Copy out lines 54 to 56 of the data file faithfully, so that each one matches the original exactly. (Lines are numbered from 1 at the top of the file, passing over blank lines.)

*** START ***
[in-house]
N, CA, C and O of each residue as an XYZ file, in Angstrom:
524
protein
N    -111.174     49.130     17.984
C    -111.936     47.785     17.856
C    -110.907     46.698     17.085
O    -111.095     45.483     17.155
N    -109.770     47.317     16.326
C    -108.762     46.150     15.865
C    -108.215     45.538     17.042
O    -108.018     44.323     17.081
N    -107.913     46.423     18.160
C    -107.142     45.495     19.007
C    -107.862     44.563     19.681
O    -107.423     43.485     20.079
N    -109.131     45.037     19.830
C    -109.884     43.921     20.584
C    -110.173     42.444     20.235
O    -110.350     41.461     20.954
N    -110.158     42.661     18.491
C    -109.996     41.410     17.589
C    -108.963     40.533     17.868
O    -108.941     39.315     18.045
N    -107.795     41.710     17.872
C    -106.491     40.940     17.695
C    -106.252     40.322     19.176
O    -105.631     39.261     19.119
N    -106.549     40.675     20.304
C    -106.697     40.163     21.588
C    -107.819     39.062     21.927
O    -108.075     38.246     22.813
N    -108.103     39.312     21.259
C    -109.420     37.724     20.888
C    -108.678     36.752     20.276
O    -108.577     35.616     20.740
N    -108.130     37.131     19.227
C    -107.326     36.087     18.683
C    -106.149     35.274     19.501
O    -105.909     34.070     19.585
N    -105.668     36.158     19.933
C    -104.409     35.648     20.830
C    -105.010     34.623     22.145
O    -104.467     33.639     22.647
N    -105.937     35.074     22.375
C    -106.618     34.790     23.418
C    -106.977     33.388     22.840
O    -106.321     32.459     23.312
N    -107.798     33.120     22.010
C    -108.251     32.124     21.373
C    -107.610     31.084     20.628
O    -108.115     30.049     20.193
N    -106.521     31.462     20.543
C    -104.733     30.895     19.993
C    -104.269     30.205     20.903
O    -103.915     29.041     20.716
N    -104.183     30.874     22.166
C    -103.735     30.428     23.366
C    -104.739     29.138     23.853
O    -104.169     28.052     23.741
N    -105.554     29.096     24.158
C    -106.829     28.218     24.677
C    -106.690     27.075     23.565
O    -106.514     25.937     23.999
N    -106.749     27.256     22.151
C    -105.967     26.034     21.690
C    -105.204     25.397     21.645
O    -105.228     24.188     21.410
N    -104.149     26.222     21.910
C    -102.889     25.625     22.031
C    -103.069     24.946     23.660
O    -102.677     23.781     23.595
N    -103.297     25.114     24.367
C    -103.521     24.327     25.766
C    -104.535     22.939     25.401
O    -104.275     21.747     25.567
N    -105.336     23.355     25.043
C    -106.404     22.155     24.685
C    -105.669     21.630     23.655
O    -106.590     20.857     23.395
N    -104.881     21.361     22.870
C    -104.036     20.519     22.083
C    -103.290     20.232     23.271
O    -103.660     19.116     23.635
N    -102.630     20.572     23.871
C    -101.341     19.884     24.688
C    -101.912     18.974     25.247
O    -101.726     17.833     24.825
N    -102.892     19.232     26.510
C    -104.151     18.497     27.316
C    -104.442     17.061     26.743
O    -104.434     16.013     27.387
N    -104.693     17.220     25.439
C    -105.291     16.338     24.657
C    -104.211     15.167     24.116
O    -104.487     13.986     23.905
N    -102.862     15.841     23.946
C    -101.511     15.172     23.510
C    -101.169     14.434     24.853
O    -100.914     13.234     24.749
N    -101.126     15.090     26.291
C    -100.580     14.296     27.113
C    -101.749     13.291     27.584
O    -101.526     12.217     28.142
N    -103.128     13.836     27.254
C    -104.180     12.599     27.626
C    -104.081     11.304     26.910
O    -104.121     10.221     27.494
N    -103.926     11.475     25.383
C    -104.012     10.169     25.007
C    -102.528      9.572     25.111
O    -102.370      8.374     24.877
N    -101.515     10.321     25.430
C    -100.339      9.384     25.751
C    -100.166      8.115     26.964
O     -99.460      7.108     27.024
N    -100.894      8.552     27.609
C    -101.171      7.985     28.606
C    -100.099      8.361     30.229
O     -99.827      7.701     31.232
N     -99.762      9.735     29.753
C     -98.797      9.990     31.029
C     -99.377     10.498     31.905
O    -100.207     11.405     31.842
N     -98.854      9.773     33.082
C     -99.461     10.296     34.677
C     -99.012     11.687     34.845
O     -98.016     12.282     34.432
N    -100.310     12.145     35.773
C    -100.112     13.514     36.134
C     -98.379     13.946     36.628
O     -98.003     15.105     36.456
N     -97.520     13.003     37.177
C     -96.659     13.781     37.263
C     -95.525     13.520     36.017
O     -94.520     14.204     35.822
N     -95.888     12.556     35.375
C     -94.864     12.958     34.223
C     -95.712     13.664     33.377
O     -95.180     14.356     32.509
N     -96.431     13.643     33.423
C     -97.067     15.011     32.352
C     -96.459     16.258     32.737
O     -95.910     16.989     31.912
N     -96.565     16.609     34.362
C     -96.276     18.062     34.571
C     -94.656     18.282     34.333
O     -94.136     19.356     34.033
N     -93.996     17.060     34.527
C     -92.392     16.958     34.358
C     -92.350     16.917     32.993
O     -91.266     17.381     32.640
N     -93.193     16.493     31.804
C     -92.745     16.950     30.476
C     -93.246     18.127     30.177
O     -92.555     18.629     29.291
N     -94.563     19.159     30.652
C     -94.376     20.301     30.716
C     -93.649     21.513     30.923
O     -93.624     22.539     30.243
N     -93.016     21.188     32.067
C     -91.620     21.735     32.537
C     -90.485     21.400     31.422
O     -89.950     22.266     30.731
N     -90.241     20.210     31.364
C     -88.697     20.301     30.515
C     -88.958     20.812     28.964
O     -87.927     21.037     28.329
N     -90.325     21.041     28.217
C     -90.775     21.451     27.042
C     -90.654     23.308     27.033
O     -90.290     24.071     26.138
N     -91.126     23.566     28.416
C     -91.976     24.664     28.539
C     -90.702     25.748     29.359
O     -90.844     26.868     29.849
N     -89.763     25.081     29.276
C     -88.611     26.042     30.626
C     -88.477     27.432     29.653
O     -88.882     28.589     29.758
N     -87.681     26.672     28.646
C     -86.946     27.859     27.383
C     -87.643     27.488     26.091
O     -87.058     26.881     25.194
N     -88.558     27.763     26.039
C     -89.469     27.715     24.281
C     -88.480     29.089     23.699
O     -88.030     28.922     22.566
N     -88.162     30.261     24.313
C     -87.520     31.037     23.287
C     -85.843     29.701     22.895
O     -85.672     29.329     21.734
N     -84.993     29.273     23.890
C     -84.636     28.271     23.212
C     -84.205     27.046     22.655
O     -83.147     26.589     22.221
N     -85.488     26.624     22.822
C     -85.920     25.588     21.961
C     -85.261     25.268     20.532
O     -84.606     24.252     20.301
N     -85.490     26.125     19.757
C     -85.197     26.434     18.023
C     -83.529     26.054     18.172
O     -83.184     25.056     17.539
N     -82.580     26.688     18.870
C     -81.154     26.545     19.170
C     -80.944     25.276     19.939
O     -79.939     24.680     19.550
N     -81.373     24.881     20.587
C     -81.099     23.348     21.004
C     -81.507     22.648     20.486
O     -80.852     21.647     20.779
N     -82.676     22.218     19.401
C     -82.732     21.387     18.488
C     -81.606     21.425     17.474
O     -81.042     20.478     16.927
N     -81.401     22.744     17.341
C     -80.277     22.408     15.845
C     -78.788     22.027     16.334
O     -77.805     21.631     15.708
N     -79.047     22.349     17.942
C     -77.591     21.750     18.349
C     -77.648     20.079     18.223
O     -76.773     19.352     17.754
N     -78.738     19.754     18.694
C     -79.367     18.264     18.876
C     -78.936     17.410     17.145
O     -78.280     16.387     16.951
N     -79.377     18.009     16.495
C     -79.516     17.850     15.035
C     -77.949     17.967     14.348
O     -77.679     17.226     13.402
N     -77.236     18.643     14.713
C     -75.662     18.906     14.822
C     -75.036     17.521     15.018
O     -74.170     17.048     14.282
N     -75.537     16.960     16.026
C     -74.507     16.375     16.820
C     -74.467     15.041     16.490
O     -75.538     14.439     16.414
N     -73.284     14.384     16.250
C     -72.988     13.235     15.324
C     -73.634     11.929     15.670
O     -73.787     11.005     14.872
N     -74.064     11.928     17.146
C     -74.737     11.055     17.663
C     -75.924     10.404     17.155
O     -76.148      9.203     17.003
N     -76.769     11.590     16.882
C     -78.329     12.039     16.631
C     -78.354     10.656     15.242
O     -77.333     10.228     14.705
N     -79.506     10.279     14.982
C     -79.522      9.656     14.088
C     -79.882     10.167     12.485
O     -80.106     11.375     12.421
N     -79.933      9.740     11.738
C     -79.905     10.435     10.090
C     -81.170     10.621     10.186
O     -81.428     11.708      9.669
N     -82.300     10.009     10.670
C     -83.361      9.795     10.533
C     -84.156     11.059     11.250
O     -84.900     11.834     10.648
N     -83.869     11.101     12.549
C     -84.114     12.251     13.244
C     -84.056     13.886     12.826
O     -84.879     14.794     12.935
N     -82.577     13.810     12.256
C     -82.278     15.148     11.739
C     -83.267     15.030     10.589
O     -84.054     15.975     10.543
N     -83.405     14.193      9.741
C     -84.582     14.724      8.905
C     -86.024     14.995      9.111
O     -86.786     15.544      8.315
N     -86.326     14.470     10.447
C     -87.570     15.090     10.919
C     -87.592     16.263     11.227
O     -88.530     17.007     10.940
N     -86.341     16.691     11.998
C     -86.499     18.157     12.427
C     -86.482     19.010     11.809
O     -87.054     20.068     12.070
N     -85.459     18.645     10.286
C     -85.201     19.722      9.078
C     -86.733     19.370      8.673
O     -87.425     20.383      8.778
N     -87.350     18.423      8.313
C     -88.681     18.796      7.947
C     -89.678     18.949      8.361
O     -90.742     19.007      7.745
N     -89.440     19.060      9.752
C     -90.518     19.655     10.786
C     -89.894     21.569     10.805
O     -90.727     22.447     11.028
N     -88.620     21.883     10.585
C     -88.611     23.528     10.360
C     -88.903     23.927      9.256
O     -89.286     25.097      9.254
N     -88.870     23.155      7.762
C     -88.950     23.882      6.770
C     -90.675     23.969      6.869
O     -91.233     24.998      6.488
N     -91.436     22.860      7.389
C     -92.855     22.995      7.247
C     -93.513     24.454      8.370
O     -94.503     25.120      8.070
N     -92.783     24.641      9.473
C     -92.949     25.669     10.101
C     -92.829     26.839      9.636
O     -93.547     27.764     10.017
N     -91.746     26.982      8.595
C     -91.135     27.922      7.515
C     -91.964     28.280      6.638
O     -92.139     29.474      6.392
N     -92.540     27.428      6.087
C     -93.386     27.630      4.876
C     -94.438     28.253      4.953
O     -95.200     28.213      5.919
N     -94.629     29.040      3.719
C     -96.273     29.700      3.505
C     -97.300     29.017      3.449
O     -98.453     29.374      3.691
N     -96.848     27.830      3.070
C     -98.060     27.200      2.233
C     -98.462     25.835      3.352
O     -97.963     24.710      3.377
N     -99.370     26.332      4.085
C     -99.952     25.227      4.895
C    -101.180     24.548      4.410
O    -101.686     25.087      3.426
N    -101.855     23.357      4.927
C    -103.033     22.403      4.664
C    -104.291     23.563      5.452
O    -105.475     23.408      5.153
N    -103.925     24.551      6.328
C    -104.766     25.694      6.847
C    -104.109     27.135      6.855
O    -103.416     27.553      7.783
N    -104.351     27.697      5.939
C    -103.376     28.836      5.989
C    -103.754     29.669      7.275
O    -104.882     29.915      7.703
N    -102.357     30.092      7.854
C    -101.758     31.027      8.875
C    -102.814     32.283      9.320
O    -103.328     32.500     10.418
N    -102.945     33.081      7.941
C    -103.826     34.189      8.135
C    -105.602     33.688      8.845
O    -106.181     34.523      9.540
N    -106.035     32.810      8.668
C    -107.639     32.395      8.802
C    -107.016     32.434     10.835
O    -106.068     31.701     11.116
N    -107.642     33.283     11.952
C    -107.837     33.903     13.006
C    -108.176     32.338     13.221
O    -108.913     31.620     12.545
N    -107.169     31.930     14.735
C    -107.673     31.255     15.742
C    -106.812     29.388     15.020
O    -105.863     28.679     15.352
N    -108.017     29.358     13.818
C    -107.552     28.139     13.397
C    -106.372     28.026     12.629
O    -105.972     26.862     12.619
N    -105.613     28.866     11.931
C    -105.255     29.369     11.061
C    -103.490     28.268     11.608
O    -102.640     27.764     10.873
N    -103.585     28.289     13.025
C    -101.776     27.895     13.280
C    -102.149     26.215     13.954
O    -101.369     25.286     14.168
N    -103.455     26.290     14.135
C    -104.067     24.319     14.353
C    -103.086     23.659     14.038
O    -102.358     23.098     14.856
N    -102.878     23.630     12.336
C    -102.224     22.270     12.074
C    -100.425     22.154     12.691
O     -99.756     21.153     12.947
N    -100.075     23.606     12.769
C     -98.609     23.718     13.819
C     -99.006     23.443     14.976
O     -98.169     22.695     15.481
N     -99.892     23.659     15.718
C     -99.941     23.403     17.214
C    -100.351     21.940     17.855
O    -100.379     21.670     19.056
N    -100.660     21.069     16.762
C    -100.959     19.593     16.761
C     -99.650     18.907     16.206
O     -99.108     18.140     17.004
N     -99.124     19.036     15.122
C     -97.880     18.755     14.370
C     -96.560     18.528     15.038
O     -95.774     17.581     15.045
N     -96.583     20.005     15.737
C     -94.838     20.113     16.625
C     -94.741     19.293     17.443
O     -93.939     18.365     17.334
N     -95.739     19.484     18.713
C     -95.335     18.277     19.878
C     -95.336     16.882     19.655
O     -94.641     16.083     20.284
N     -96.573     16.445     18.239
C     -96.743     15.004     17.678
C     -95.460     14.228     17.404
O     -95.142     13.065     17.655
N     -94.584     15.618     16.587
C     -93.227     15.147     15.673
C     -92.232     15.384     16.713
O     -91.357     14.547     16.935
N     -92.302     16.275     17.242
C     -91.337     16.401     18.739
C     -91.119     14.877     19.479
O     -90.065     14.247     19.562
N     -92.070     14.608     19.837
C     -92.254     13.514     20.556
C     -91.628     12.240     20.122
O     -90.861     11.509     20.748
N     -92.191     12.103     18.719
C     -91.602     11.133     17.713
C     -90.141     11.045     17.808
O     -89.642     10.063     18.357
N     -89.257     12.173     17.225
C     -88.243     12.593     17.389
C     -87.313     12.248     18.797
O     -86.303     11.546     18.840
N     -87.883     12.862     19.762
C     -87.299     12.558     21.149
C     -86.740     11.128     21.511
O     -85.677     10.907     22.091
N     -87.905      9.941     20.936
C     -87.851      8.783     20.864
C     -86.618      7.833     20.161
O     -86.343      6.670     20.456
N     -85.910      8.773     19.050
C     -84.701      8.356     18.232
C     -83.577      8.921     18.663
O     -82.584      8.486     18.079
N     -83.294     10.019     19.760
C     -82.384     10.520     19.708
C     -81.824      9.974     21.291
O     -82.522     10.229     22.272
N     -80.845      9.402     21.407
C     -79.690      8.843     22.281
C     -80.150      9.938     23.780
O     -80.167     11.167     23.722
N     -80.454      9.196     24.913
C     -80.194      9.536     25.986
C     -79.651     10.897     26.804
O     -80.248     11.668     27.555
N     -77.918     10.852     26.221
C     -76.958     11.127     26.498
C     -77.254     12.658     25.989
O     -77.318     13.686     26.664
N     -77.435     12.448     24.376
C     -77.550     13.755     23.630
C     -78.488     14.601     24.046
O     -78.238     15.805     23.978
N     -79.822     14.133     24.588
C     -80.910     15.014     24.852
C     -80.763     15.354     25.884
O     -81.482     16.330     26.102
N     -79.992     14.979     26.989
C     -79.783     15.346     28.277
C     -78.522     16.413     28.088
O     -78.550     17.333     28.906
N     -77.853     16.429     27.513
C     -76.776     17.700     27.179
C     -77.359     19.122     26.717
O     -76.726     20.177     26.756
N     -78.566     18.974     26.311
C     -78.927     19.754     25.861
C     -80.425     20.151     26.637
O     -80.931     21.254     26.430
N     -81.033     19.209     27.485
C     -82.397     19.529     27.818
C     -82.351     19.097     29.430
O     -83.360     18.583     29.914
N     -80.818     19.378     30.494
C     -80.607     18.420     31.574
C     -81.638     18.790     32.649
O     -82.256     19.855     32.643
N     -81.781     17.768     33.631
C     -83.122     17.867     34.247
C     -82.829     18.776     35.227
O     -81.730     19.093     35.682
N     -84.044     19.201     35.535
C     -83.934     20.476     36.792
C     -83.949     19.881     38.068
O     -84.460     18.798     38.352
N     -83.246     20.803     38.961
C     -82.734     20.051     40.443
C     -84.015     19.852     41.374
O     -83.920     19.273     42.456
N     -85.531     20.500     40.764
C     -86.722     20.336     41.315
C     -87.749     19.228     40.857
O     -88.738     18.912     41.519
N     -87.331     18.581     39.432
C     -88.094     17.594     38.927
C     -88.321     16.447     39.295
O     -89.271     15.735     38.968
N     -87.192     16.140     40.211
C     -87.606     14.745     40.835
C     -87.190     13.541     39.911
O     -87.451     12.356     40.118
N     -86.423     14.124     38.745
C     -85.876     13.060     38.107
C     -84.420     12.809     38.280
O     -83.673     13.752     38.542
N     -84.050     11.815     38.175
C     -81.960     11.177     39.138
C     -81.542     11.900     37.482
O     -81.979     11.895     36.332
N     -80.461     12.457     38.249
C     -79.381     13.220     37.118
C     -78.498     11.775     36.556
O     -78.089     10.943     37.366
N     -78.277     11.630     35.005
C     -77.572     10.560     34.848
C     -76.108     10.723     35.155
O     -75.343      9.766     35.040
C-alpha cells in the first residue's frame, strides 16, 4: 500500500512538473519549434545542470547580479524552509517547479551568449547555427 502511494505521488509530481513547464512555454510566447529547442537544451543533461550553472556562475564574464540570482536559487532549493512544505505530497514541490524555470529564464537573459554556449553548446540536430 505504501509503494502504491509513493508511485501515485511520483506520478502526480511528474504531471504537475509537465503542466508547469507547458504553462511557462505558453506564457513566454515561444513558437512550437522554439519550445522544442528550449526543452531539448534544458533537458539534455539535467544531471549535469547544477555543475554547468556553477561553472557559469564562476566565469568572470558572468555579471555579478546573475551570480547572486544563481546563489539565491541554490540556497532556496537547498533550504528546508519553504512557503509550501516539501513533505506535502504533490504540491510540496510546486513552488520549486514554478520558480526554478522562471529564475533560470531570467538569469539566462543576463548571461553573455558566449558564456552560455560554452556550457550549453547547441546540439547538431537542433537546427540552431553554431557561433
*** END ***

C    -104.733     30.895     19.993
C    -104.269     30.205     20.903
O    -103.915     29.041     20.716